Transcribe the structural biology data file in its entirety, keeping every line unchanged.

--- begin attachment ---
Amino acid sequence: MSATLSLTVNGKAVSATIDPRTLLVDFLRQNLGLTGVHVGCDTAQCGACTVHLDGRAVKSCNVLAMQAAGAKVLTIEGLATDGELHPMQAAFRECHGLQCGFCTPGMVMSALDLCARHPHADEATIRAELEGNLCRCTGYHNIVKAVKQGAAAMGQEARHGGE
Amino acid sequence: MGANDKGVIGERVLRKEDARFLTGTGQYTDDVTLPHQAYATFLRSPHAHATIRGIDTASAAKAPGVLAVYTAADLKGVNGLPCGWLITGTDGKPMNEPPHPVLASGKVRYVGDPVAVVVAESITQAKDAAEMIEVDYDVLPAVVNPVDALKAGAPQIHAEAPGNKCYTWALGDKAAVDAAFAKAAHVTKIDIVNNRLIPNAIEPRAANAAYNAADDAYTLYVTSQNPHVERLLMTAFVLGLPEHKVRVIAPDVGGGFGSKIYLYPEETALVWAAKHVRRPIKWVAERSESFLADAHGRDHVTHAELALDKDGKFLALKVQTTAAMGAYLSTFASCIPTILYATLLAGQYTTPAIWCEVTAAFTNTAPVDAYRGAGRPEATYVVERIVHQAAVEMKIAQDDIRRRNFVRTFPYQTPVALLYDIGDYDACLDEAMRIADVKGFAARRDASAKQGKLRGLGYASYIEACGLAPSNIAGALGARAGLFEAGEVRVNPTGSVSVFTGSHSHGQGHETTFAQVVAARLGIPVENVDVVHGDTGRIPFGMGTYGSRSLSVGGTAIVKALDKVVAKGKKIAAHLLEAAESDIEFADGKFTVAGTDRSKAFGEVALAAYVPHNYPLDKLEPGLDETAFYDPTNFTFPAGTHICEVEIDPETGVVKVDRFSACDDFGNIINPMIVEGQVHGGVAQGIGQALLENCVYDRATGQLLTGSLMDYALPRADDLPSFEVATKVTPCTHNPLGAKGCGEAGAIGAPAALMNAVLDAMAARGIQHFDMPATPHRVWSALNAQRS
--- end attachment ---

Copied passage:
Amino acid sequence: MSATLSLTVNGKAVSATIDPRTLLVDFLRQNLGLTGVHVGCDTAQCGACTVHLDGRAVKSCNVLAMQAAGAKVLTIEGLATDGELHPMQAAFRECHGLQCGFCTPGMVMSALDLCARHPHADEATIRAELEGNLCRCTGYHNIVKAVKQGAAAMGQEARHGGE
Amino acid sequence: MGANDKGVIGERVLRKEDARFLTGTGQYTDDVTLPHQAYATFLRSPHAHATIRGIDTASAAKAPGVLAVYTAADLKGVNGLPCGWLITGTDGKPMNEPPHPVLASGKVRYVGDPVAVVVAESITQAKDAAEMIEVDYDVLPAVVNPVDALKAGAPQIHAEAPGNKCYTWALGDKAAVDAAFAKAAHVTKIDIVNNRLIPNAIEPRAANAAYNAADDAYTLYVTSQNPHVERLLMTAFVLGLPEHKVRVIAPDVGGGFGSKIYLYPEETALVWAAKHVRRPIKWVAERSESFLADAHGRDHVTHAELALDKDGKFLALKVQTTAAMGAYLSTFASCIPTILYATLLAGQYTTPAIWCEVTAAFTNTAPVDAYRGAGRPEATYVVERIVHQAAVEMKIAQDDIRRRNFVRTFPYQTPVALLYDIGDYDACLDEAMRIADVKGFAARRDASAKQGKLRGLGYASYIEACGLAPSNIAGALGARAGLFEAGEVRVNPTGSVSVFTGSHSHGQGHETTFAQVVAARLGIPVENVDVVHGDTGRIPFGMGTYGSRSLSVGGTAIVKALDKVVAKGKKIAAHLLEAAESDIEFADGKFTVAGTDRSKAFGEVALAAYVPHNYPLDKLEPGLDETAFYDPTNFTFPAGTHICEVEIDPETGVVKVDRFSACDDFGNIINPMIVEGQVHGGVAQGIGQALLENCVYDRATGQLLTGSLMDYALPRADDLPSFEVATKVTPCTHNPLGAKGCGEAGAIGAPAALMNAVLDAMAARGIQHFDMPATPHRVWSALNAQRS